H o w e v e r , any fault in t h e periodicity of t h e crystal will scatter t h e electron w a v e and introduce s o m e resistance. T h e r e are t w o effects which can spoil t h e perfect periodicity of a crystal lattice and so introduce resistance. At t e m p e r a t u r e s above absolute zero the a t o m s are vibrating and will b e displaced b y various a m o u n t s from their equilibrium positions; furthermore, foreign a t o m s or other defects randomly distributed can interrupt t h e perfect periodicity.

B o t h t h e ther- mal vibrations and any impurities or imperfections scatter the moving conduction electrons and give rise t o electrical resistance.

W e can n o w see w h y t h e electrical resistivity decreases w h e n a metal or alloy is cooled. W h e n t h e t e m p e r a t u r e is lowered, t h e thermal vibrations of t h e a t o m s decrease and t h e conduction electrons are less frequently scattered.

T h e decrease of resistance is linear d o w n to a t e m p e r a t u r e equal to about one-third of the characteristic D e b y e t e m p e r a t u r e of t h e material, b u t below t h i s the resistance decreases progressively less rapidly as t h e t e m p e r a t u r e falls Fig. T h i s zero resistance w h i c h a hypothetical " p e r f e c t " specimen would acquire if it could b e cooled t o absolute zero, is not, however, t h e p h e n o m e n o n of superconductivity.

Any real specimen of metal c a n n o t b e perfectly p u r e and will c o n t a i n some impurities. A s a result, there is a certain "residual resistivity" p F i g.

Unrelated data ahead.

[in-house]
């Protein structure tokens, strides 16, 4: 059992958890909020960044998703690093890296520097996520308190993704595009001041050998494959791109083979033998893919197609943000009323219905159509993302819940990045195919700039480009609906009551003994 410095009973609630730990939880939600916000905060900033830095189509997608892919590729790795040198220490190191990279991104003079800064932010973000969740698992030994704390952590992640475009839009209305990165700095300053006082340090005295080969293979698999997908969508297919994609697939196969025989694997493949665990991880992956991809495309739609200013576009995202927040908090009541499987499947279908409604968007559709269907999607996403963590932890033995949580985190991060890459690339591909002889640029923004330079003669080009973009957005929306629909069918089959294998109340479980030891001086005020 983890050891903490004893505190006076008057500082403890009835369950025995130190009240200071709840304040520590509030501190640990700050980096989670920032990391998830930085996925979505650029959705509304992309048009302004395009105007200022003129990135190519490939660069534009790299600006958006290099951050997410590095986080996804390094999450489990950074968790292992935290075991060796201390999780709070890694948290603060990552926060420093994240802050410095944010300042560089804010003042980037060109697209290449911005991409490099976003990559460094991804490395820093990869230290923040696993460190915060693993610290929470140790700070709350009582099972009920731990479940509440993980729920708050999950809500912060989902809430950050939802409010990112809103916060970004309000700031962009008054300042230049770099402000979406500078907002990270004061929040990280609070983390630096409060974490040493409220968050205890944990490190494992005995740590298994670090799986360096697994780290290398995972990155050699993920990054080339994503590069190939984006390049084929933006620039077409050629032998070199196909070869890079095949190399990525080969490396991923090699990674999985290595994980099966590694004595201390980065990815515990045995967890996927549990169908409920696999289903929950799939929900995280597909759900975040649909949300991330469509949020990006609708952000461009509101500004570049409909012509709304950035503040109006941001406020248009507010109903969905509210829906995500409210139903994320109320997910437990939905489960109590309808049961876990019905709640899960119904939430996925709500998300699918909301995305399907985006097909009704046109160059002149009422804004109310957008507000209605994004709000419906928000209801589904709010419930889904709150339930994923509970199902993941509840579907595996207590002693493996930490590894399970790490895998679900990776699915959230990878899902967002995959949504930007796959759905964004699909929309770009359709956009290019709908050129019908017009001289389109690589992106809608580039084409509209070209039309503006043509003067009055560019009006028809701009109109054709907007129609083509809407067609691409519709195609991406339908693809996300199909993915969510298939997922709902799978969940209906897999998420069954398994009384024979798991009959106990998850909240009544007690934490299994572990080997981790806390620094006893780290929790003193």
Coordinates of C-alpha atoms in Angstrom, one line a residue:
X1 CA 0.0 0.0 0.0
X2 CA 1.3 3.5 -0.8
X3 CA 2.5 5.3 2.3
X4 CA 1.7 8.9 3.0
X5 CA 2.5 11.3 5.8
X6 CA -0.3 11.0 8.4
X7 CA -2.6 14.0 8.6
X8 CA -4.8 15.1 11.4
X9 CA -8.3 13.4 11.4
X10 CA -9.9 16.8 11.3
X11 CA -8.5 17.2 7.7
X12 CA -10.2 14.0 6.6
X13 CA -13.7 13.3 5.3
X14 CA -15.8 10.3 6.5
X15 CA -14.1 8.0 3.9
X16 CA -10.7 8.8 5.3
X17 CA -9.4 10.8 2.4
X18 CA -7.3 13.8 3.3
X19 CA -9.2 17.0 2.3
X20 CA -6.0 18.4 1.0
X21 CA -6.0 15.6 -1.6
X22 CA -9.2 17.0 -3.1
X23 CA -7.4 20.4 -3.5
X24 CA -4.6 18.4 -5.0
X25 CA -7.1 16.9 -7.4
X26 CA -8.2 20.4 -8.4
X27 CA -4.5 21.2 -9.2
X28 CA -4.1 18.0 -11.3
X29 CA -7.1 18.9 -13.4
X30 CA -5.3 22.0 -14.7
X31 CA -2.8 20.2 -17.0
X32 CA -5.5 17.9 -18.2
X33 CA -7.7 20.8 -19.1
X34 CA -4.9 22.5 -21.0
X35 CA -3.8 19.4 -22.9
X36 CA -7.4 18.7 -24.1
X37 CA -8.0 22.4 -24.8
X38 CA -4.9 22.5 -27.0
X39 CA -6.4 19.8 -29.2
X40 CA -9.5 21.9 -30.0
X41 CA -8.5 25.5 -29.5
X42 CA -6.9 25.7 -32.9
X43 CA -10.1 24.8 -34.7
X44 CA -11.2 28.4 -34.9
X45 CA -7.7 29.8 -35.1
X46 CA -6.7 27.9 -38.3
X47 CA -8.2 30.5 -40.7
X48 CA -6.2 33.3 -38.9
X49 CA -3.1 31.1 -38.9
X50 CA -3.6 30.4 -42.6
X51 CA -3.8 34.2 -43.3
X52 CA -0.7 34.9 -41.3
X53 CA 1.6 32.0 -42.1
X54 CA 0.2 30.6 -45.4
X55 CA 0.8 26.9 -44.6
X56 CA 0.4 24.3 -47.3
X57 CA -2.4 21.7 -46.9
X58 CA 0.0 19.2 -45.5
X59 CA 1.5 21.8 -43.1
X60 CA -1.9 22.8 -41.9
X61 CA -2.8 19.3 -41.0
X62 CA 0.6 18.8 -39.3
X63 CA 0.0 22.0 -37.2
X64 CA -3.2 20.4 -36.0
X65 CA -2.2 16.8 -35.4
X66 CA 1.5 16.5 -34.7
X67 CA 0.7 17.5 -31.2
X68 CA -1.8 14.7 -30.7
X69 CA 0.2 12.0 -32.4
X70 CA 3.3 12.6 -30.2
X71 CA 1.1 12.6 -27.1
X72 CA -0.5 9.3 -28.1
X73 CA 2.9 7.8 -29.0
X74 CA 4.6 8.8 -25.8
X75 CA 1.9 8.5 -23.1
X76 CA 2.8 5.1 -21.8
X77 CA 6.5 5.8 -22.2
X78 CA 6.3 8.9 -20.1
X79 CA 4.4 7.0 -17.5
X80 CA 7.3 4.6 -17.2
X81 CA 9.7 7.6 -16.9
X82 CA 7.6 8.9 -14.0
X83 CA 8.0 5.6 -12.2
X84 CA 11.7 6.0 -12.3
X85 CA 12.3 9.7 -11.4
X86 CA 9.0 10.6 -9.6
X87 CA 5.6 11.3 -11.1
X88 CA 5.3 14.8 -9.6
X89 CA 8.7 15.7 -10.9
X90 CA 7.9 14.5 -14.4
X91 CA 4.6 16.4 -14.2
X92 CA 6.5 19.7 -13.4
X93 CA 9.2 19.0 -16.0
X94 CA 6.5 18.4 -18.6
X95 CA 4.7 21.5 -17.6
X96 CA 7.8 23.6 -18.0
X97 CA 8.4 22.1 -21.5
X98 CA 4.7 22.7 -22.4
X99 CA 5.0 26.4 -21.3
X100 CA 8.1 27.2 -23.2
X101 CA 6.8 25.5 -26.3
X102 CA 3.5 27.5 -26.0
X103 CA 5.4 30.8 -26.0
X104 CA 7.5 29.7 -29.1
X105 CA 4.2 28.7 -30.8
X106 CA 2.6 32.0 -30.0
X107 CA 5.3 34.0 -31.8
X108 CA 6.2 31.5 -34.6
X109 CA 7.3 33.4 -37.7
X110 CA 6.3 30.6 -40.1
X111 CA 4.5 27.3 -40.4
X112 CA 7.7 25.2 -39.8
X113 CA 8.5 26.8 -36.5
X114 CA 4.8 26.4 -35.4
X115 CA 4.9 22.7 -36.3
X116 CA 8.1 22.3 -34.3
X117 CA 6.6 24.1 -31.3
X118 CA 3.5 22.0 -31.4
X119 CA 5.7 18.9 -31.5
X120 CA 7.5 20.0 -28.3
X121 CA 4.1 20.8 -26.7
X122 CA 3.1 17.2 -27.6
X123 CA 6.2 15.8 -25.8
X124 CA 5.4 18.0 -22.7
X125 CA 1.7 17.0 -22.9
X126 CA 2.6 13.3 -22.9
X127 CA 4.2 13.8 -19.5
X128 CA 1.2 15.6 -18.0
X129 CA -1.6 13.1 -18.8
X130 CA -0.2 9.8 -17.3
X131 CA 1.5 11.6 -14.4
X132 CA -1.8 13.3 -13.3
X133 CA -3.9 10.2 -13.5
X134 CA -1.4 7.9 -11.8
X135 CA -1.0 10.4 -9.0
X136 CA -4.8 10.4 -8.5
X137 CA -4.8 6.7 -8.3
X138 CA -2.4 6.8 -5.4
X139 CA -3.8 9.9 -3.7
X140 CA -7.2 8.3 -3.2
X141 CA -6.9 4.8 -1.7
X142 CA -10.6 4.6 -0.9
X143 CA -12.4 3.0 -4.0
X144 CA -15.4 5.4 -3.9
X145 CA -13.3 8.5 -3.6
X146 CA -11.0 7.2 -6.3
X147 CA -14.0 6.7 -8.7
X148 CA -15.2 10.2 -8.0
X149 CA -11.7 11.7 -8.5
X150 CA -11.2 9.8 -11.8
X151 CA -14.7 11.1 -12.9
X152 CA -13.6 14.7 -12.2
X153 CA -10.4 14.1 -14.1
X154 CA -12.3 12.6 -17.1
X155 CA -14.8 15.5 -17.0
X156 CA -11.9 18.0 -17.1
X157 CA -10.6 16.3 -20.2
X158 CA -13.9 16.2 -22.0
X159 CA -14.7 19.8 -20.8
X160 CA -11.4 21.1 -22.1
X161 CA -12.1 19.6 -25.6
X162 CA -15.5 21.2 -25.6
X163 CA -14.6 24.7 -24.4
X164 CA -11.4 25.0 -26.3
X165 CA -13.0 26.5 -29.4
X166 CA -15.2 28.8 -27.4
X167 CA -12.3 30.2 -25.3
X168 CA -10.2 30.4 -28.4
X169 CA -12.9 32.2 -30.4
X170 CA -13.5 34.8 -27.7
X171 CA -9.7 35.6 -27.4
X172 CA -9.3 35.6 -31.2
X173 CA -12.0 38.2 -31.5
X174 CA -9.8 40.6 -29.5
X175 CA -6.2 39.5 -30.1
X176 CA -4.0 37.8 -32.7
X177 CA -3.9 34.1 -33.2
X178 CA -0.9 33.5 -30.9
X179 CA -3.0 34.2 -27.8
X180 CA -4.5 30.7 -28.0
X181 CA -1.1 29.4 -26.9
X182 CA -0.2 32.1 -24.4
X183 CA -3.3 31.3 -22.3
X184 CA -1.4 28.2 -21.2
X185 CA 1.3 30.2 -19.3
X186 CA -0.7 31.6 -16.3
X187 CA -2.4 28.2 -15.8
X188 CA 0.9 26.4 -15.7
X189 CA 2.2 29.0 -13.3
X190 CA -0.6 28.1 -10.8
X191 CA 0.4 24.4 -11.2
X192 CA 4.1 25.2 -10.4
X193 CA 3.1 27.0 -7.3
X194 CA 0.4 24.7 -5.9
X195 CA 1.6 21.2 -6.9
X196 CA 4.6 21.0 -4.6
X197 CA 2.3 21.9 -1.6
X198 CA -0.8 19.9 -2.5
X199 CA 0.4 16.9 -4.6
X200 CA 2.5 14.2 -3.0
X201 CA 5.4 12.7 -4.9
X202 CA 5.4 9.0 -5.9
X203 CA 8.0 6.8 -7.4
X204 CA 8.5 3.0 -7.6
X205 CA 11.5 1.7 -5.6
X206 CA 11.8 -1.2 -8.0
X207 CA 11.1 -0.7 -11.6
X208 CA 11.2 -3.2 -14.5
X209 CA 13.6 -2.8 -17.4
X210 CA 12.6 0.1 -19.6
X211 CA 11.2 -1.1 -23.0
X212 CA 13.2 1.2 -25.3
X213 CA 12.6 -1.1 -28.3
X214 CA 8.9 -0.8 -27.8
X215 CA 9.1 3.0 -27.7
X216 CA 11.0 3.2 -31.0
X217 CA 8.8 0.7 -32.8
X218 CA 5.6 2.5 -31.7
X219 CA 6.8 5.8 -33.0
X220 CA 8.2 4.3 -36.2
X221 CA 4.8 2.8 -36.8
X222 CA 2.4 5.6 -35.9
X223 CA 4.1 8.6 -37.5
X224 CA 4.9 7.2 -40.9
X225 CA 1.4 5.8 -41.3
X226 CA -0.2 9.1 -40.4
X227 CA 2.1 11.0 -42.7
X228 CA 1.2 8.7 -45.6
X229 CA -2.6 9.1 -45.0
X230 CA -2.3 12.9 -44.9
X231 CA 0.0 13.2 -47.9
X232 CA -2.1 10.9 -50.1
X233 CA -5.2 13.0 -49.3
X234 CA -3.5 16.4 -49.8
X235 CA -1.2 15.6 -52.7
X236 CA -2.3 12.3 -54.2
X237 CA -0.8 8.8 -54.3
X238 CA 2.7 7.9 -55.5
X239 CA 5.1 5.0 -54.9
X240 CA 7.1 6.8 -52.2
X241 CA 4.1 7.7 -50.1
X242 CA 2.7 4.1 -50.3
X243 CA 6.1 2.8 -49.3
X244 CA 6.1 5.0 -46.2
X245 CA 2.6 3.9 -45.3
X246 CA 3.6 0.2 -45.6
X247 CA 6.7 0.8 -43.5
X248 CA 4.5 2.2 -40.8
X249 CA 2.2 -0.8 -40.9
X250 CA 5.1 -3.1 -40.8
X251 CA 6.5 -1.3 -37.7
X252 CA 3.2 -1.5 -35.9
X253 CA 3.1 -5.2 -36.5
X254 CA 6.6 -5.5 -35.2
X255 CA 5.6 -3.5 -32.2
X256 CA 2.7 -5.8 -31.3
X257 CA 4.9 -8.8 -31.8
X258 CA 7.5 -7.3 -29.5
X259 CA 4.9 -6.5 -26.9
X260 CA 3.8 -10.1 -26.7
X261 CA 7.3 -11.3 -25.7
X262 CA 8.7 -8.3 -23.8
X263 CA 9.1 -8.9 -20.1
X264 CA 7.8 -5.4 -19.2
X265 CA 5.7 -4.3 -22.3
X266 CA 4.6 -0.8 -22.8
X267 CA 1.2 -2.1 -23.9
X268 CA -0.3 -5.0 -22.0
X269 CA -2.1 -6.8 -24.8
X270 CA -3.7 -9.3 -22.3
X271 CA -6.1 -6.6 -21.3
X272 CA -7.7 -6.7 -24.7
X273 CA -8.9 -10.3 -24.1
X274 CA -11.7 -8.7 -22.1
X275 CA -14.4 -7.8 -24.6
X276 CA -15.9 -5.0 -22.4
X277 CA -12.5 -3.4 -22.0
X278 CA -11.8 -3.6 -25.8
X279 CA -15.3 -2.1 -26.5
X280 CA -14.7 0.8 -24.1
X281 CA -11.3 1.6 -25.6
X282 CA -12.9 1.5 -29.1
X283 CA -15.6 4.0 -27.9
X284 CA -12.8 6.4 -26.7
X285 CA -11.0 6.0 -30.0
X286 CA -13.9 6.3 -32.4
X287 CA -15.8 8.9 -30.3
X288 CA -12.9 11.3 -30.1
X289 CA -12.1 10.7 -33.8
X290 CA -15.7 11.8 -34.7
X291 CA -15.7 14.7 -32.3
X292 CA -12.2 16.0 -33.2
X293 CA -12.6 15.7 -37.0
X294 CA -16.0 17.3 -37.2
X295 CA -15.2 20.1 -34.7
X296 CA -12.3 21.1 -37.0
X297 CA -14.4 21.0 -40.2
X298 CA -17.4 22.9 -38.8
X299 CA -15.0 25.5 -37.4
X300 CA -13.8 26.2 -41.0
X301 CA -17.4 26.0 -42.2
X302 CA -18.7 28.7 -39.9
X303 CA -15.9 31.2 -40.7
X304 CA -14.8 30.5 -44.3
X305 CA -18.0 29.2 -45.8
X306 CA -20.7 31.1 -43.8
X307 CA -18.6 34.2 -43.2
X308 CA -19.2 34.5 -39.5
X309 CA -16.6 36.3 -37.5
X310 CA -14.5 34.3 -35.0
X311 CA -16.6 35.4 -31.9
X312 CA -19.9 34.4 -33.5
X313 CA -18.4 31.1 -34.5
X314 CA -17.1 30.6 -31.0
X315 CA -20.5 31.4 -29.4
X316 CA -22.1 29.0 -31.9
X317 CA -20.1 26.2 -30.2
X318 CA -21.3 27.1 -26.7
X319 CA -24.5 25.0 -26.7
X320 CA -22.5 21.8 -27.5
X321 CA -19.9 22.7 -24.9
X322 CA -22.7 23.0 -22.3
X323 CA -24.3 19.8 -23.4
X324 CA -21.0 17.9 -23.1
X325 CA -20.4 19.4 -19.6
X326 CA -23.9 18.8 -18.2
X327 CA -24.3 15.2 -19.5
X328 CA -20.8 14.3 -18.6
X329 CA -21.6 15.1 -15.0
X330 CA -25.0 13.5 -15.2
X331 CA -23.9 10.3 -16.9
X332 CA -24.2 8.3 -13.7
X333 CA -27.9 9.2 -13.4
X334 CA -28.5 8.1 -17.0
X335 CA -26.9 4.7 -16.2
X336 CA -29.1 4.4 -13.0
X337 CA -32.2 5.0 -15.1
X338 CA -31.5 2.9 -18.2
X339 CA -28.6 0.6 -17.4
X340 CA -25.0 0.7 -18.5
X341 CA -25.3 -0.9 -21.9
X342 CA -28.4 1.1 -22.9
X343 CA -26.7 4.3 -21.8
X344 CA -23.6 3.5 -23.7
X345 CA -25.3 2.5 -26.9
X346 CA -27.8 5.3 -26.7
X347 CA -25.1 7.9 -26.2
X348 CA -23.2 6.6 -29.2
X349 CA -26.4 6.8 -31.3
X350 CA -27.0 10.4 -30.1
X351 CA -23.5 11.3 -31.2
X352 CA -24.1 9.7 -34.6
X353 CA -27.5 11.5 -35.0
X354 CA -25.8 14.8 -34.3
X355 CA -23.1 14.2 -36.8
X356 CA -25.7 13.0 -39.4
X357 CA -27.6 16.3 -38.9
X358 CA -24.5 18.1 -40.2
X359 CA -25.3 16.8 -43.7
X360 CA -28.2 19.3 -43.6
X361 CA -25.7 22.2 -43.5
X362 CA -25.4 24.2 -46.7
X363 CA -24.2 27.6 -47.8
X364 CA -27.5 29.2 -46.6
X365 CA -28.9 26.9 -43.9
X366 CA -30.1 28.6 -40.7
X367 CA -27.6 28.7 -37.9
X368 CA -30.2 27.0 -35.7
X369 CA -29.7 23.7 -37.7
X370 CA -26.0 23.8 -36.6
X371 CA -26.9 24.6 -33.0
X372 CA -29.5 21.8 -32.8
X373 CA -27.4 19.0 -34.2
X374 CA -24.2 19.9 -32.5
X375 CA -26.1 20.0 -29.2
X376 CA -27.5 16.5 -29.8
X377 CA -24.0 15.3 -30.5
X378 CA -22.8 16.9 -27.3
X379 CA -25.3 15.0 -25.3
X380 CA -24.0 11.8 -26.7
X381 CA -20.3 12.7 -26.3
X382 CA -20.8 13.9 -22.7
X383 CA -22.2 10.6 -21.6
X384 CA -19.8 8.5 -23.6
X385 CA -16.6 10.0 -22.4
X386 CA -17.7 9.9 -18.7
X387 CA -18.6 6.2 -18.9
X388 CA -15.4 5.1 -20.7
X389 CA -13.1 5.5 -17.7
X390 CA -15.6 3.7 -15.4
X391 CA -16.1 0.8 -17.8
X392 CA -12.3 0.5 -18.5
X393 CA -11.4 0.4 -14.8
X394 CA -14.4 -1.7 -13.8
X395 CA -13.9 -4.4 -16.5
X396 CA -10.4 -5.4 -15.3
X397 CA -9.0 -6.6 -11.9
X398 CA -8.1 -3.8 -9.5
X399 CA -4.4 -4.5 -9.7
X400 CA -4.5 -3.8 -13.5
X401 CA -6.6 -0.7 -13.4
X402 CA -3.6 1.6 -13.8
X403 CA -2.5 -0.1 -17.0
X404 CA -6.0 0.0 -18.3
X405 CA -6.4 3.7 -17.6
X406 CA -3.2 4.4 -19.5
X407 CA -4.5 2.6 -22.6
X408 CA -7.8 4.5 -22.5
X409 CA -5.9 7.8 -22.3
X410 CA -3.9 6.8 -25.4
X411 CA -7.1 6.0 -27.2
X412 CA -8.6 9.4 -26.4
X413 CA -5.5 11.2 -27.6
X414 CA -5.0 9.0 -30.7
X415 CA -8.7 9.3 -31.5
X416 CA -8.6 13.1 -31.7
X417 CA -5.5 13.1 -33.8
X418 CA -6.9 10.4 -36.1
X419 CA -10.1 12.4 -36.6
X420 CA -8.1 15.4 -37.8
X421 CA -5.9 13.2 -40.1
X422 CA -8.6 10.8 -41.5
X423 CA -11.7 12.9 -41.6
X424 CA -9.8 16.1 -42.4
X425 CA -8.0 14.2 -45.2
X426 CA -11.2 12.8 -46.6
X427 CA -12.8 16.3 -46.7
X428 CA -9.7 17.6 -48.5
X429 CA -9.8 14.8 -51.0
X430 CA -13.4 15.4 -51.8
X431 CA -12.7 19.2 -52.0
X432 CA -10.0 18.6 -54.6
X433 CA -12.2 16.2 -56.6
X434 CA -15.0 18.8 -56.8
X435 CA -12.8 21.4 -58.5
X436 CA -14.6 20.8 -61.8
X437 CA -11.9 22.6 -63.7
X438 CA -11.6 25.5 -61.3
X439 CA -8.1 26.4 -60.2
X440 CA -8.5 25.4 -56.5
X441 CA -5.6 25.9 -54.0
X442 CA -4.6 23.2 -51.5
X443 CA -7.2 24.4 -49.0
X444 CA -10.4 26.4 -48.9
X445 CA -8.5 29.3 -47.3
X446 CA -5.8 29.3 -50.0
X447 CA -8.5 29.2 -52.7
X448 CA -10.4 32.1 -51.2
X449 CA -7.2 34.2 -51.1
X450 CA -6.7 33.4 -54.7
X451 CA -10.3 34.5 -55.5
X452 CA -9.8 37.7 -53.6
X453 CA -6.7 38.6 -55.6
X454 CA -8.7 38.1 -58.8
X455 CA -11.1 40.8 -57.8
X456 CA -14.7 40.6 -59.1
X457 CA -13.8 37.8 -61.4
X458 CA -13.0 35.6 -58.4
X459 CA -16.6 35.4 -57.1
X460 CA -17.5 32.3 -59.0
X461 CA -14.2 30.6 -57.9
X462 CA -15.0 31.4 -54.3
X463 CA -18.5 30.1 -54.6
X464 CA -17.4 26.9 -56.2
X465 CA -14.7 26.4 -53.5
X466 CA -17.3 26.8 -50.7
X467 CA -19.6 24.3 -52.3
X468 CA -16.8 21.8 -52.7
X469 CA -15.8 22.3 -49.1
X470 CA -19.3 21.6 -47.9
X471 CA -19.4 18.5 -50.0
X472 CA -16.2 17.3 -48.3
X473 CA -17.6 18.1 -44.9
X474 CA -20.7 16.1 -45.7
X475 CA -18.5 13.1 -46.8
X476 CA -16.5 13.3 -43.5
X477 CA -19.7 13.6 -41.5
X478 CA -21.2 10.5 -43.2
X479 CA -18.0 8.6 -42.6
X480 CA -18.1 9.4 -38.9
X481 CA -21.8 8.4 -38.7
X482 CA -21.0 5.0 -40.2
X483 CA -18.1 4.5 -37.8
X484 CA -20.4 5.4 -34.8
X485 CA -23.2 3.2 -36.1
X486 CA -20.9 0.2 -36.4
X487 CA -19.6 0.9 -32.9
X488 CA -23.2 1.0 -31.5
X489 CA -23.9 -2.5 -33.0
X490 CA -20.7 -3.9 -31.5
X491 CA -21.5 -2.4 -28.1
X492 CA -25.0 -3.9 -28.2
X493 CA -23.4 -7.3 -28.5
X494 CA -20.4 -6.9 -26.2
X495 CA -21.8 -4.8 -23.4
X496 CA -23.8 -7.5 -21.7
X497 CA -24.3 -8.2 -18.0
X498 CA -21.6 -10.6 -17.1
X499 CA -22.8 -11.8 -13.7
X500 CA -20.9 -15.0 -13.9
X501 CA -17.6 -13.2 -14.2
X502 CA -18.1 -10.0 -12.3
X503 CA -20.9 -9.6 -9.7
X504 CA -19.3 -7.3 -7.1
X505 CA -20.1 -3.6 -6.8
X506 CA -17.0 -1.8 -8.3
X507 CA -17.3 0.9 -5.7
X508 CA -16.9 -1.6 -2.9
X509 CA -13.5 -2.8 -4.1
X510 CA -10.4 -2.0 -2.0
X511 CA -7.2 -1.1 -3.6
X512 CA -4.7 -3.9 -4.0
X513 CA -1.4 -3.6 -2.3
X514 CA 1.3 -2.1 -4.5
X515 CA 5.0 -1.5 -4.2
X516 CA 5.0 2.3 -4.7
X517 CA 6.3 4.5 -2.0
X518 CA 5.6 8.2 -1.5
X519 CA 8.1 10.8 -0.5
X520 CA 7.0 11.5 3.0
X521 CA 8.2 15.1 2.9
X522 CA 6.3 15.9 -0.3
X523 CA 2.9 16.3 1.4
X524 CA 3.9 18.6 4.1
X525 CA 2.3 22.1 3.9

Temperatur e FIG. Variatio n of resistanc e of metal s wit h temperature. C e r t a i n metals, however, show a very r e m a r k a b l e b e h a v i o u r ; w h e n they are coolea their electrical resistance decreases in t h e usual way, b u t on reaching a t e m p e r a t u r e a few degrees above absolute zero they suddenly lose all trace of electrical resistance Fig.

T h e y are t h e n said t o have passed into t h e superconducting state. W e us e th e adjectiv e superconducting t o describ e it whe n it is exhibitin g superconductivi - ty , an d normal whe n it is not exhibitin g superconductivit y e. Superconductin g Transitio n Temperatur e T h e t e m p e r a t u r e at w h i c h a superconductor loses resistance is called its superconducting transition temperature or critical temperature; this t e m p e r a t u r e , w r i t t e n T , is different for each metal.

W e shall see in C h a p t e r 9 t h a t ferromagnetism, in w h i c h the spins of electrons are aligned parallel t o each other, is incompatible w i t h superconductivity. Such elements, therefore, only exhibit superconduc- tivity if they are extremely pure, and specimens of these m e t a l s of nor- mal commercial purity are not superconductors. N o t all p u r e metals h a v e been found t o b e superconductors; for example, copper, iron and sodium have not shown superconductivity d o w n to the lowest t e m p e r a t u r e t o which they h a v e so far been cooled.